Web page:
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Meet Céline Thompson | Chairperson


Anastasia Mortimer


You met Michelle St Anne at a local pub sparring about the Australian Open. If Rafa and Feds were arts organisations who would they be? (Michelle is hoping Feds would be LRT!)

If Rafa and Federer were arts organisation then Federer would be the Sydney Theatre Company – everyone knows who they are, they’ve won plenty of awards and they probably have a good looking bank account. That means Rafa would be the LRT, the loveable outsider with a certain je ne sais quoi and charisma that is integral to who they are and can’t be emulated. Most importantly Rafa and the LRT are my personal favourites! There is a difference though as LRT has been going strong for 23 years and Rafa has only won 22 grand slams.

You have been a supporter of LRT through thick and thin… what is it about the organisation that you believe in?

LRT is synonymous with Michelle St Anne and her energy, passion and vision are absolutely infectious. And then there are the works the LRT make and the spaces which Michelle has explored to bring those creations to life. For me, it’s the contemporaneous themes explored in these works that makes the LRT so important – from gendered violence to climate refugees and disability – these are the societal discussions of our time, but explored through immersive works. LRT works take hold of all of your senses through a unique combination of sounds, movement in spaces and lighting. When you’re still thinking about a work that you’ve seen days after, how can you not believe in that?!

As the new Chair with a long LRT history what have you come to know about the challenges of a small independent arts organisation like LRT?

Other than how difficult it is to get grants and funding, there are so many challenges for small independent arts organisations. One of the main ones I think is to be able to determine who their audience is whilst maintaining integrity to the work they are making. In a world of TikTok and so-called content creators, it takes resilience to keep making work that represents the organisation and what they want their work to say, or ask, or explore year after year. It’s no mean feat that LRT has continued making impactful work for 23 years in this ever-evolving space.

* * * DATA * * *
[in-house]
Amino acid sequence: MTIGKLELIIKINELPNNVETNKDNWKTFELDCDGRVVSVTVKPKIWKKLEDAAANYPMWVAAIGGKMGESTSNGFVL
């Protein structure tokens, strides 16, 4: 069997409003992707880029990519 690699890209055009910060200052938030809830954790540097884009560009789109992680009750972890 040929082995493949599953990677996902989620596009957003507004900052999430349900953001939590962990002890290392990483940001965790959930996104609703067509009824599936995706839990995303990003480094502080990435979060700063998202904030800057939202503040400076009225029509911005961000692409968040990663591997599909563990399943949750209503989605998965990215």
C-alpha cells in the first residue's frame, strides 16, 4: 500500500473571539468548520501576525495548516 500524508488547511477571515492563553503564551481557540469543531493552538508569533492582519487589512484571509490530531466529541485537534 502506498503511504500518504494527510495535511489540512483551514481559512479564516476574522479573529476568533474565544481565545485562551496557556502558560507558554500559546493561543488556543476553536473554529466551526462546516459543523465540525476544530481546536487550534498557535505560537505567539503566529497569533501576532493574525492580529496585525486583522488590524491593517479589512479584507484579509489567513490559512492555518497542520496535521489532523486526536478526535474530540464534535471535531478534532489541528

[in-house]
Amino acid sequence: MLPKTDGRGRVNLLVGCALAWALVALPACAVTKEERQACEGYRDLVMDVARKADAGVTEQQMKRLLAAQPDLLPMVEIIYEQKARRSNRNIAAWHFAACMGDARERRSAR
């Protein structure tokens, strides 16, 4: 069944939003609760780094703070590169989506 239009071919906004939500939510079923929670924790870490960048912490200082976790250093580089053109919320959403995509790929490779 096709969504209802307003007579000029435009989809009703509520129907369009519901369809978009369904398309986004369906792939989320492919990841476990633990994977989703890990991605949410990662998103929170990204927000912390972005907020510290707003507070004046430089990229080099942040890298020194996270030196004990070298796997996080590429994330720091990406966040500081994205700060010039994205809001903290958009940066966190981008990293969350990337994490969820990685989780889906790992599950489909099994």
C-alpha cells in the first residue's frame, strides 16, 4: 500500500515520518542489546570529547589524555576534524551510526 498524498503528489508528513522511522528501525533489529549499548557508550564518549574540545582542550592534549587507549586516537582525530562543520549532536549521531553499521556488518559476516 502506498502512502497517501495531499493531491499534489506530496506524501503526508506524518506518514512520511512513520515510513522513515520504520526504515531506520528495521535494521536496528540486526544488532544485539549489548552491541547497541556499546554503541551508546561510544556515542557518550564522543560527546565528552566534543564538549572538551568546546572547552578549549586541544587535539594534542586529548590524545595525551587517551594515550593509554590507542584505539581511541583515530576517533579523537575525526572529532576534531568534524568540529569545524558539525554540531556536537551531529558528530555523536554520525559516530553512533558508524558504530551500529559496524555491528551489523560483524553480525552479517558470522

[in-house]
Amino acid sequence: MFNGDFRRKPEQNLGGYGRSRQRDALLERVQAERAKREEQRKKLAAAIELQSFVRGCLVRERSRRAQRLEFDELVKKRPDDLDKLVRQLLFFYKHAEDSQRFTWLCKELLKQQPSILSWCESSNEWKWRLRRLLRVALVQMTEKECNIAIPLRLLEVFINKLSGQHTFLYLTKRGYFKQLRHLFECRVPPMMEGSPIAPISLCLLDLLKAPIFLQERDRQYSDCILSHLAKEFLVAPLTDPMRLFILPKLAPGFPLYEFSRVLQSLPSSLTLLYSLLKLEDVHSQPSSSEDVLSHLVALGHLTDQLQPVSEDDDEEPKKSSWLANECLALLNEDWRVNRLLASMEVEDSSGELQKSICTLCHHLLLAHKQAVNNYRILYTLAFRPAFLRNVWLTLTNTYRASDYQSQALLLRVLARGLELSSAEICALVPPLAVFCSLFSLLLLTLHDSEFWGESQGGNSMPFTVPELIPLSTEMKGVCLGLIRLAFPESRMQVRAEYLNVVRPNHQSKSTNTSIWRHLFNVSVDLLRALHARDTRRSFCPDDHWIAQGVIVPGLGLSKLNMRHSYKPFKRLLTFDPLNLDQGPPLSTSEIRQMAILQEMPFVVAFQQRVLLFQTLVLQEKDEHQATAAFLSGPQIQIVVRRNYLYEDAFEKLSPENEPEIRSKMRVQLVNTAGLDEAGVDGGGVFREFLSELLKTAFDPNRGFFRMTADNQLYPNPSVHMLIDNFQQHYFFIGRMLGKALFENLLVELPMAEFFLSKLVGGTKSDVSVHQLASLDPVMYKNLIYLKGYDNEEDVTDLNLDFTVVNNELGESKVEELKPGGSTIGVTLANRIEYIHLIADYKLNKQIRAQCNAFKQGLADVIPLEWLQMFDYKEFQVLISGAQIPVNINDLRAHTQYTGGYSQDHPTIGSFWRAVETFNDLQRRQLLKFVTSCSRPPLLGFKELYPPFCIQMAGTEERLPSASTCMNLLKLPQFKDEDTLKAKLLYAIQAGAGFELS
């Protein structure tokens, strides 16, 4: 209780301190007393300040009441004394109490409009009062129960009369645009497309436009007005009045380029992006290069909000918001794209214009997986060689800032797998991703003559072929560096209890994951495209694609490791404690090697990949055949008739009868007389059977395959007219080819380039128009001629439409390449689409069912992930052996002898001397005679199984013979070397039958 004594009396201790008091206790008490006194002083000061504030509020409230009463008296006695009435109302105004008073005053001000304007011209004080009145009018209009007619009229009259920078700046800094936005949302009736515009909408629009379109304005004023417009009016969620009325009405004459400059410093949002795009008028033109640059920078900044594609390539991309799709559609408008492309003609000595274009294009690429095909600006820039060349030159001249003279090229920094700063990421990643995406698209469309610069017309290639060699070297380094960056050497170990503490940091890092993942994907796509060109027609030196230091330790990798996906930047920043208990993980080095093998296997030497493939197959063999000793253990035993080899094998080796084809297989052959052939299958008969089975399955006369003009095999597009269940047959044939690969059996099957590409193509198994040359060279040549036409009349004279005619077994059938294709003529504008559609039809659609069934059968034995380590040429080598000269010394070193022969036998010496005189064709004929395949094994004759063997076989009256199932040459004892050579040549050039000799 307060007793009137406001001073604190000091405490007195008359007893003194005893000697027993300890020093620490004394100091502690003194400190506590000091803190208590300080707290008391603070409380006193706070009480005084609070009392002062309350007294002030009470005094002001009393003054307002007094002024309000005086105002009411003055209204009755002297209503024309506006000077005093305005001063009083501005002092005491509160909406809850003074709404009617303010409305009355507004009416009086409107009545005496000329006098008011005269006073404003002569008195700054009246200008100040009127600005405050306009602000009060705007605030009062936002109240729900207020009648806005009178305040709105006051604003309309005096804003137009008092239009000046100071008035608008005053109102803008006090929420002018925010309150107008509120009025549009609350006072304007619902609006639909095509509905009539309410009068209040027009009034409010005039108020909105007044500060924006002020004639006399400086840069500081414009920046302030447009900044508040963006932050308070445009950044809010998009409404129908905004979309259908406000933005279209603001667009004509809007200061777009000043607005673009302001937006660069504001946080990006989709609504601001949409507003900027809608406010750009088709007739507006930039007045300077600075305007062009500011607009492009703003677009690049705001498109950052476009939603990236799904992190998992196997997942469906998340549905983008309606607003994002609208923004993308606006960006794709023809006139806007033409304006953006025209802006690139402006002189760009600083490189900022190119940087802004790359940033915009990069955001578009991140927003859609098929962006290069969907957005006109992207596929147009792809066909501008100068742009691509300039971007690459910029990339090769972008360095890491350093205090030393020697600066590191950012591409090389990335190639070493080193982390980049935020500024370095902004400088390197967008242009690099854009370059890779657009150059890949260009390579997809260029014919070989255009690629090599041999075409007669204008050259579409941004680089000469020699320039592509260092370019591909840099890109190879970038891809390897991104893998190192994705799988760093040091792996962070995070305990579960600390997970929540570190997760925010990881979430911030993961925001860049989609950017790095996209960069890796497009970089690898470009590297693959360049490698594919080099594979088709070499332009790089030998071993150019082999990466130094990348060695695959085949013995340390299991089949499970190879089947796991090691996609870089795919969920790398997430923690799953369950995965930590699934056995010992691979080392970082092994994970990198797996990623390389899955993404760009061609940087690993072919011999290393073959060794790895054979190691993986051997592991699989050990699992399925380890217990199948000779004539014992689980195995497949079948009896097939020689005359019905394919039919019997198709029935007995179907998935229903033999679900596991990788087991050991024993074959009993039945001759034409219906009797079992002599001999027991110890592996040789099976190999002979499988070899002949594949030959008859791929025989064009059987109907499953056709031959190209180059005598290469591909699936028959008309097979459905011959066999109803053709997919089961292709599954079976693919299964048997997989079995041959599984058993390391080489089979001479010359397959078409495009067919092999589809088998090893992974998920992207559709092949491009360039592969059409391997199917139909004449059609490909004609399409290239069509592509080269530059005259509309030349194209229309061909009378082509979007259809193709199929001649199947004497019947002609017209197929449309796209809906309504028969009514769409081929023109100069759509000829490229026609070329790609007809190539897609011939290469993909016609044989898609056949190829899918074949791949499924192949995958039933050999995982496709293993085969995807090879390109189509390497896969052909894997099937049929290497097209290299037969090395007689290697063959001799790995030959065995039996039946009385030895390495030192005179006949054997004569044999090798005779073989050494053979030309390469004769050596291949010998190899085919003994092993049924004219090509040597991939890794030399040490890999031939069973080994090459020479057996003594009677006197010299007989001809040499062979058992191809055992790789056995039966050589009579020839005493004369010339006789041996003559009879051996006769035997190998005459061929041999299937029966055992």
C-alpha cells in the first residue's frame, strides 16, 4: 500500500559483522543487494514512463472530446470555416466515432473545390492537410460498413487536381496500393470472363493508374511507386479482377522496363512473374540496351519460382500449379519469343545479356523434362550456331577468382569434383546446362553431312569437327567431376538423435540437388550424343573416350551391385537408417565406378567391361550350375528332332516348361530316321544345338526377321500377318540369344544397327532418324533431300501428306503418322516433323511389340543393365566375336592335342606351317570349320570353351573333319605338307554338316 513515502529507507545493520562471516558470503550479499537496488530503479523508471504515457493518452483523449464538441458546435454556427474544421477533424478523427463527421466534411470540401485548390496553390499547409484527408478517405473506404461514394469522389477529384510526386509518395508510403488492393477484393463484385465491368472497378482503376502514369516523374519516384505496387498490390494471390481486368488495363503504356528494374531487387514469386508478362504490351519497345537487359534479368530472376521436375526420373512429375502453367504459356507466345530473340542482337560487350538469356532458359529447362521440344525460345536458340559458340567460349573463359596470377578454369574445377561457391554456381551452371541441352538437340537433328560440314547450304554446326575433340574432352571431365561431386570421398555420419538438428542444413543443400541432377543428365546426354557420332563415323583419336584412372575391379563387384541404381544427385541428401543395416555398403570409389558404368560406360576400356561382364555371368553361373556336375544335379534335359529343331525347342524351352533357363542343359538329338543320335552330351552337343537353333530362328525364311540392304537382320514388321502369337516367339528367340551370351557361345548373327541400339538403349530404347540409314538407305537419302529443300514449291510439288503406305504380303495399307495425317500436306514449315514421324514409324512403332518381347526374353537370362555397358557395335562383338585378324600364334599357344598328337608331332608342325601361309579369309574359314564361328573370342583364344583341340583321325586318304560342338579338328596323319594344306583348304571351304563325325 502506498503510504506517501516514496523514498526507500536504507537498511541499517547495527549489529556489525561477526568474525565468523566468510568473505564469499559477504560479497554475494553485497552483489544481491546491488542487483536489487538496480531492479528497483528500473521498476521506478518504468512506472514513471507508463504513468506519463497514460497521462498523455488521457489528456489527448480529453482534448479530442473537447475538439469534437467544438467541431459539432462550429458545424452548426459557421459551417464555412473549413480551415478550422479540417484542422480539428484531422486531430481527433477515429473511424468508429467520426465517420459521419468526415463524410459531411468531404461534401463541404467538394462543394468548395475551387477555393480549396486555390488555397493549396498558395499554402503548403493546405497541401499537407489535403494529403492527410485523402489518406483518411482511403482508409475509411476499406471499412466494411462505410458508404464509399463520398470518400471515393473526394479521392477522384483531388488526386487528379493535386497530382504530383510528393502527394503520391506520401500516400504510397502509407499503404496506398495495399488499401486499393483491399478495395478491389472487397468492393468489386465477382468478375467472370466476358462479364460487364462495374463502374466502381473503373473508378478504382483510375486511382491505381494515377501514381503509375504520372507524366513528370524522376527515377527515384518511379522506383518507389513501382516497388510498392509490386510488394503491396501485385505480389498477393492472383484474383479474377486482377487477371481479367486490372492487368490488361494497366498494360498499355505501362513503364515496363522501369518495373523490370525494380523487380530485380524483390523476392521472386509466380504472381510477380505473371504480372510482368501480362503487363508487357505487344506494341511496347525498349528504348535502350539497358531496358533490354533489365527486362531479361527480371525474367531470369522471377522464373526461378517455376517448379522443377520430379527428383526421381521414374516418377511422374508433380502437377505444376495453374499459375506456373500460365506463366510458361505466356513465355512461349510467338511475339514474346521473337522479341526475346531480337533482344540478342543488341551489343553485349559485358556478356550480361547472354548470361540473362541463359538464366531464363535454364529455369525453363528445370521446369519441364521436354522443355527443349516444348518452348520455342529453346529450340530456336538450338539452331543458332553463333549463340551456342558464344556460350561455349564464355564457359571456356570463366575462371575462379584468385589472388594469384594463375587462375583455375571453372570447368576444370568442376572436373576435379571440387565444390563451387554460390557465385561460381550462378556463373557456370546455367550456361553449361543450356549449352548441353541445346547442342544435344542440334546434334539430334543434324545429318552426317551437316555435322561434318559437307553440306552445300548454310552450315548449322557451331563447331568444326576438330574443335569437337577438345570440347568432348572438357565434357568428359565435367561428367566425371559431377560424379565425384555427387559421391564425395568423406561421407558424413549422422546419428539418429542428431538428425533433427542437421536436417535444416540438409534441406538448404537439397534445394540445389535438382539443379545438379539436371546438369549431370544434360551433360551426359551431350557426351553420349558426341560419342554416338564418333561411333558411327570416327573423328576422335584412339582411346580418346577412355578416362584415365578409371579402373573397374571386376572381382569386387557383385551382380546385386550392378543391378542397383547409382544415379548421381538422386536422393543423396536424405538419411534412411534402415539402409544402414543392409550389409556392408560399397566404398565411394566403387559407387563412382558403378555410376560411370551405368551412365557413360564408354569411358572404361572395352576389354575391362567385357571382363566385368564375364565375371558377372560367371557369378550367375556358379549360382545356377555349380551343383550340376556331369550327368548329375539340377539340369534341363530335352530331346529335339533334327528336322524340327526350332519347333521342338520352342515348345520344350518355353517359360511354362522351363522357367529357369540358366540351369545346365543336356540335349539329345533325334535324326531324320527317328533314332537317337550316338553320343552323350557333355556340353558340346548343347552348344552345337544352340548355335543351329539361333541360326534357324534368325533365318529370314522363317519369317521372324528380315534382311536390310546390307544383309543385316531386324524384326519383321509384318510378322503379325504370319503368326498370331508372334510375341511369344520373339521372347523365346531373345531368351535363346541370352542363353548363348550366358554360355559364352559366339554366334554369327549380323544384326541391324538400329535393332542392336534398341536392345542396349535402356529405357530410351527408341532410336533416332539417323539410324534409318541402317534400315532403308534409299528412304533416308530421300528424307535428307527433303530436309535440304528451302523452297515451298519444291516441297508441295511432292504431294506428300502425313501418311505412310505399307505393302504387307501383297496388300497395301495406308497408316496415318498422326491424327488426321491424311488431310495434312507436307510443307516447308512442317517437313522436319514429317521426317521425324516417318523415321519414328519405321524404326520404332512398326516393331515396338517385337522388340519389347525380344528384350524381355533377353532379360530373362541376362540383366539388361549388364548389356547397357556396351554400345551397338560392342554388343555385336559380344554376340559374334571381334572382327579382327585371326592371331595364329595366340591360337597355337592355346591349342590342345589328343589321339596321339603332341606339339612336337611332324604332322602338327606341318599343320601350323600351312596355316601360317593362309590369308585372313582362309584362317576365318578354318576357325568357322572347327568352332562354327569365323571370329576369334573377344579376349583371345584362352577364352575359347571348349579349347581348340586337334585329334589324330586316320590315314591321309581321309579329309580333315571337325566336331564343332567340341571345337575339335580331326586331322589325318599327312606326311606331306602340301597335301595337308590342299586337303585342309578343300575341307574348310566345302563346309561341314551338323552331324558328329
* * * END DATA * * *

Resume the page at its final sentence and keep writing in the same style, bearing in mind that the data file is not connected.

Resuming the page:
The other challenge is not letting governance interfere with the art and vice-versa. There is a lot of compliance involved in running a not-for-profit, including reporting to various state and federal organisations. On top of this there are contracts to be drafted, policies to be reviewed and legislation to comply with. In a small organisation, all of this governance can get in the way of producing the work particularly if the same members are wearing two hats. We have recently attempted to address this at LRT by having a separate artistic committee and governance board allowing for discussions about artistic vision to be precisely that. Apparently not everyone finds reporting obligations as interesting as me…

What would you like to see LRT achieve for the lead up to the 25th anniversary in 2025 ?

For 2025 I would love the LRT to have 2025 more audience members and 2025 thousand dollars! Jokes aside, the LRT has already achieved so much and making it to 25 years will be another huge milestone for the organisation. I would love for the LRT and Michelle to get the recognition it deserves for these years of contributions to the independent arts organisation space. More importantly, I would love for more people to be able to experience LRT works than ever before. LRT’s current works include ‘The Reckoning’ which explores structural violence to expose systems of violence, and the Deaf experience. LRT has already had some of its works viewed as part of international festivals and it would be wonderful for this to continue, whilst simultaneously growing our audience base closer to home.

Céline Thompson

Having lived in 8 different countries, Céline has learnt the importance of building and maintaining quality relationships, which forms the bases of her approach to professional life. Céline is an on-and-off lawyer with a passion for social justice and has used her skills in the not for profit sector where she has provided over 500 hours of pro-bono legal services. She speaks fluent French and conversational Spanish and Swahili. Outside of work, Céline loves making vegan dishes, going to the beach and spending time with her husband and two greyhounds.